Fundscape is pleased to announce the appointment of Gavin Fielding as Editorial Director as of November 2018. Gavin (Gav) joins Fundscape after a 27-year career at Aviva where he developed, researched and wrote about investments. His last position was that of Investment Research Manager for the Strategic Partnership division. Gavin will continue to be based in York and will be Fundscape’s representative in the North.
In July the UK government finally agreed an exit strategy with the EU and the outlook began to look rosier. But as the quarter wore on, resignations and vocal criticism abounded dampening investor sentiment and sending stock markets into the red — the FTSE 100 and the FTSE All Share indices fell by 1.8% in the quarter. Download the release here.
The UK fund industry is the largest domestic and most dynamic fund market in Europe with assets of £1.2trn (June 2018). Fund groups from all over the world arrive in the UK to sell their funds, but find it difficult to gain a foothold. On the surface the distribution opportunities seem substantial, but the landscape is complex, multi-layered and advice-driven and fund groups will need multi-channel strategy to succeed.
After significant falls in Q1, stock markets began to level out at the end of March... just in time for the last two weeks of the ISA season. By the close of Q218, the UK stock market had recovered most of its lost ground, with the FTSE 100 and FTSE All Share rebounding by 8% and performing better than most major stock markets in Q2.
Stock markets corrected in the first quarter of the year, leaving the FTSE 100 and All-Share indices down by circa 8%. The beast from the East in March also froze any latent investor interest. As a result, platform assets fell from last quarter’s £592bn to £569bn at end March. However, not all of it was market related. Having sold its workplace platform to Scottish Widows, Zurich’s assets shrank to £8.7bn from its Q417 total of £28.8bn, accounting for the majority of the industry’s fall. On a like‐for‐like basis, Zurich’s assets grew marginally, earning it a place in the top five for the quarter. In Q118 we also welcomed the Hubwise and Embark platforms to the fold, who added c£4bn to industry assets.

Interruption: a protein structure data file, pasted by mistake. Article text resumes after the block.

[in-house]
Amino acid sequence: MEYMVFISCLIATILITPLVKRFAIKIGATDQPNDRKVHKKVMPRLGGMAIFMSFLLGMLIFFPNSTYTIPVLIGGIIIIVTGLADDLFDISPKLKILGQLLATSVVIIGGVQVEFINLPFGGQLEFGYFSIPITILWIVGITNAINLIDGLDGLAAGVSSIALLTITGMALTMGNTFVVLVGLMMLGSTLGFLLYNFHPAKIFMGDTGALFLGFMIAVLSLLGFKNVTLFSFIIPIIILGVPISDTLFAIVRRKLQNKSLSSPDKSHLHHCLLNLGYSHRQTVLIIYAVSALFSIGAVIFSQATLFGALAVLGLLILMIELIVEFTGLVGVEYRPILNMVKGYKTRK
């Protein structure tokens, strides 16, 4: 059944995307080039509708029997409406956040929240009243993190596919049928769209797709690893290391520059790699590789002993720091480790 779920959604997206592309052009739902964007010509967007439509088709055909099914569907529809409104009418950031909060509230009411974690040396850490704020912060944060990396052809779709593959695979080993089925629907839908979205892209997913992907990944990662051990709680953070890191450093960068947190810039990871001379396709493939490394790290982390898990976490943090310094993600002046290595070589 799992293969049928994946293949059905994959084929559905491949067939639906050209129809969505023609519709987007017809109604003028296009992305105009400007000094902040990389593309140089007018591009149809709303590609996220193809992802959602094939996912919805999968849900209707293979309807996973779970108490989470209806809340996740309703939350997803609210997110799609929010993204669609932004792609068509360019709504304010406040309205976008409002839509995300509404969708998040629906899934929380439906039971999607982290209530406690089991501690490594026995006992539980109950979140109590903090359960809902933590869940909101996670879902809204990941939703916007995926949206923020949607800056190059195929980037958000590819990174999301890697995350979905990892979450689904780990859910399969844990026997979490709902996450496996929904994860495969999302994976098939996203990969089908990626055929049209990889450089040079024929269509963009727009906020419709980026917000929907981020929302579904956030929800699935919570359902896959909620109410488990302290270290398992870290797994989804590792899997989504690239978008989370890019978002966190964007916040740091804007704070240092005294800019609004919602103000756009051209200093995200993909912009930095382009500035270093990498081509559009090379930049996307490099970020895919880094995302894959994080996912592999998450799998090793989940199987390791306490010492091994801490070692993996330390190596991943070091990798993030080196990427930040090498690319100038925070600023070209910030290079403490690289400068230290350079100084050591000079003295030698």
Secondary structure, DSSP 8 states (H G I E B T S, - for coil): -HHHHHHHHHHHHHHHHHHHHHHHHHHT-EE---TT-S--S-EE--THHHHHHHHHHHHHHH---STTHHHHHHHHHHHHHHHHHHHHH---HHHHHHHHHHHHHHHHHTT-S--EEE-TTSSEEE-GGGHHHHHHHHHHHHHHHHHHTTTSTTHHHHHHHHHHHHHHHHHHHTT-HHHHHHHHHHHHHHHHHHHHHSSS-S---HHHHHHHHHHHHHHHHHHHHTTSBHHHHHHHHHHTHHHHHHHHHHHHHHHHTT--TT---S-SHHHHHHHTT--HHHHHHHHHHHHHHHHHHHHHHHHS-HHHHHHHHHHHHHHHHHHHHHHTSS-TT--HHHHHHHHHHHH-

Download full Q118 platform press release here.
For stock market results reasons, we published headline figures only for the PLATORM INDUSTRY in February 2018. Now that all platforms have released their results, we can reveal the leading platforms for 2017.
The PLATFORM INDUSTRY is in extended lockdown phase because several platforms will not report their full-year results to the stock market until mid-March, a full month after the usual scheduled publication date of the Fundscape Platform Report. As a result, Fundscape is releasing headline figures and industry highlights for 2017. The full report will be released in March once all PLC-owned platforms have published their results.
After an ISA-fuelled first half of the year, platform activity in the third quarter was more muted. The summer season is traditionally quieter and political and economic uncertainty was on the rise. However, the steady flow of pension money meant that platform business remained strong. Stock markets flat-lined in the quarter, but platform assets increased by £19bn (3.6%) to £560bn, nonetheless.
Download press release here.
Momentum continued to build in the platform industry during the second quarter as pension freedom and ISA business drove investment. Market growth was neutral in the second quarter, but assets under administration rose by £19bn (4%) to £539bn, while gross and net sales again climbed to new highs of £34bn and £14.4bn respectively.
Last year, the Gatekeepers report caused a stir in the industry by being the first to shine a light on potential biases in fund ratings. This year’s edition is bigger, better and bolder with a wealth of practical information to help fund managers navigate this challenging post MS15/2.3 market. As well as re-assessing the gatekeeper market, we’ve taken a closer look at the efficacy of active fund management, sorted the really active wheat from the closet-tracking chaff, and looked at the value chain from a regulatory perspective and the potential for further scrutiny and investigation.
It was a cracking start to the year for the platforms industry with several new highs. Assets under administration rose by £31bn (6%) to £520bn, smashing through the £500bn ceiling, while gross and net sales set new records of £29bn and £13.3bn respectively. This was in marked contrast to the start of 2016 when economic factors and Brexit fears led investors to stay away from investments.
Download this press release here.
In a year overshadowed by political uncertainty, it is no surprise that investors sat on the side-lines waiting for the storm clouds to clear. But after three quarters of sluggish activity, sentiment improved and net sales rose to £10.5bn in the fourth quarter, the highest since Q415. However, it was not enough to correct the balance — annual net sales of £38bn were down 16% on the £45bn in 2015 and few platforms were able to improve on their 2015 figures.